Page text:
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Employers will soon be required to publish a modern slavery statement setting out how they protect against slavery in their supply chains. Jonathan Exten-Wright looks at how employers should respond to the new reporting requirement.
The Modern Slavery Act 2015 consolidates current offences relating to trafficking and slavery. It also criminalises aiding, abetting or procuring forced labour or human trafficking, or being an accessory to such offences.
Modern slavery resources
Visit our Modern slavery topic page for more details on reporting requirements and what should be included in the statements.
For UK nationals, the trafficking provisions have extraterritorial application - this means an offence is committed regardless of where in the world the arranging or facilitating of trafficking takes place.
And from October 2015, all businesses operating in the UK with a turnover of £36 million or more will need to make a slavery and human trafficking statement every financial year.
This must include "a statement of the steps the organisation has taken during the financial year to ensure that slavery and human trafficking is not taking place in any of its supply chains" or that they "have taken no such steps".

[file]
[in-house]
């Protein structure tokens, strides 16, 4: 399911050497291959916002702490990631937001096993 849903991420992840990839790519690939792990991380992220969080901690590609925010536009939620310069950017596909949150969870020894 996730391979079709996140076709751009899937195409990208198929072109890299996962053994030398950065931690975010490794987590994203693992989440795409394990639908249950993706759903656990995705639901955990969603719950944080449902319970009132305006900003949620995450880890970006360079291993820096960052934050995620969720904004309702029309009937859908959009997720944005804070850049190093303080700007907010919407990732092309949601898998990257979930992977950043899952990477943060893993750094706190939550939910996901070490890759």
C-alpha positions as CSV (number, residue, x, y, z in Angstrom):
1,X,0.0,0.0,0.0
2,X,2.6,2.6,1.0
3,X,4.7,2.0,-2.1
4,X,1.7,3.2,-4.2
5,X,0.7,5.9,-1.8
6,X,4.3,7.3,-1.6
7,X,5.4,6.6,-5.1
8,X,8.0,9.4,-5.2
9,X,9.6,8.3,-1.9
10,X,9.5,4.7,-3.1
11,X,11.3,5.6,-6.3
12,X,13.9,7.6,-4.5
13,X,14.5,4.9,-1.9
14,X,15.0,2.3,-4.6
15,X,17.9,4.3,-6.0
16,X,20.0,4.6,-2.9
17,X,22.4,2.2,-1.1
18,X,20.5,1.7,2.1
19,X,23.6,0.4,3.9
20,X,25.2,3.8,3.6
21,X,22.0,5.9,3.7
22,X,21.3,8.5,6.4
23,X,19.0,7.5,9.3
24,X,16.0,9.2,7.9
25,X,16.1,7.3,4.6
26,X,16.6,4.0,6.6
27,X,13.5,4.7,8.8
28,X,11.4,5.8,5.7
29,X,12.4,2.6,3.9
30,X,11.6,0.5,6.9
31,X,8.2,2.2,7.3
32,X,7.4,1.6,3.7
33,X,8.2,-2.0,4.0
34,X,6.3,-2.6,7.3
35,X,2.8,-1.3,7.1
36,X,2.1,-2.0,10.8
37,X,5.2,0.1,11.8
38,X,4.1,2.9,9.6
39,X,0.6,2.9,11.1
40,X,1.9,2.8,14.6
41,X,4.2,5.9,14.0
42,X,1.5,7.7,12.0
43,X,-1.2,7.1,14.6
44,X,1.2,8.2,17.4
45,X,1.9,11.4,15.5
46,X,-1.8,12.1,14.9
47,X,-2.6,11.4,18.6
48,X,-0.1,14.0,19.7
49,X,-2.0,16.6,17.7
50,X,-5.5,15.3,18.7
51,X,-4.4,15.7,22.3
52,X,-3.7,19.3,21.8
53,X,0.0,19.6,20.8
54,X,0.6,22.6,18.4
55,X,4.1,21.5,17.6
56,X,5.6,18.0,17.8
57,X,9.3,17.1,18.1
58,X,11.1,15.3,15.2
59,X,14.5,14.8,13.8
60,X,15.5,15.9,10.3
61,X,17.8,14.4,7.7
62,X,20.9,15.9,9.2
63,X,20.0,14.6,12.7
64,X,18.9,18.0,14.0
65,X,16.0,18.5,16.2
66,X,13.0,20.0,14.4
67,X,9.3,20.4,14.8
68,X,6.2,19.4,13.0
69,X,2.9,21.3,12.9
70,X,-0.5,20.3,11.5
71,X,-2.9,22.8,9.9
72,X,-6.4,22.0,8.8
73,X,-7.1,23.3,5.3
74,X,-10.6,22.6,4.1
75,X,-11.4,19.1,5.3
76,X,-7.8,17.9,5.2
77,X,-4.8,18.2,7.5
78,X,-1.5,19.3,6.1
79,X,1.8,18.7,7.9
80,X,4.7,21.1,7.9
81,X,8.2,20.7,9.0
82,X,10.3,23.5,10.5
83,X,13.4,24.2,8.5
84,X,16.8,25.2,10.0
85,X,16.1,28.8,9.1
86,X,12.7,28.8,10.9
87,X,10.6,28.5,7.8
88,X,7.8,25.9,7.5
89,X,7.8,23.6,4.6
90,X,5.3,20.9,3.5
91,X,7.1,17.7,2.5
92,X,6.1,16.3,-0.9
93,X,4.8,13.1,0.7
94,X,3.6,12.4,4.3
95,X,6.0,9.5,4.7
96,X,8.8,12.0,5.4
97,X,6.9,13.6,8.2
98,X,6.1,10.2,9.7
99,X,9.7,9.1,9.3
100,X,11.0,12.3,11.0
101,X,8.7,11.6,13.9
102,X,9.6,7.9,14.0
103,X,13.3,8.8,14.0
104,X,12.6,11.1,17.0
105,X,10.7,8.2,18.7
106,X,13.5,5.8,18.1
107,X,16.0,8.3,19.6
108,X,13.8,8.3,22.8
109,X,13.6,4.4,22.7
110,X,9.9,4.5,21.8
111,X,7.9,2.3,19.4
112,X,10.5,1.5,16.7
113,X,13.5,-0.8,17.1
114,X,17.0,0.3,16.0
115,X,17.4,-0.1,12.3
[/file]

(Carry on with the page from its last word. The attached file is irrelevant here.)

The turnover threshold is lower than previously expected, bringing more organisations within the scope of the reporting requirement.
This requirement is part of a continuing trend compelling businesses to address adverse human rights impacts of not only their own activities, but those of their entire value chain.
In this context, suppliers represent a particular challenge for companies. Adverse human rights impacts can occur at any level of a supply chain – from direct suppliers, all the way through multiple layers of sub-suppliers and sub-contractors, to those at the end of the chain that provide raw material inputs.
The requirements of the Modern Slavery Act mean that this is no longer about corporate social responsibility or brand protection; transparency through all those layers will now be a legal requirement.
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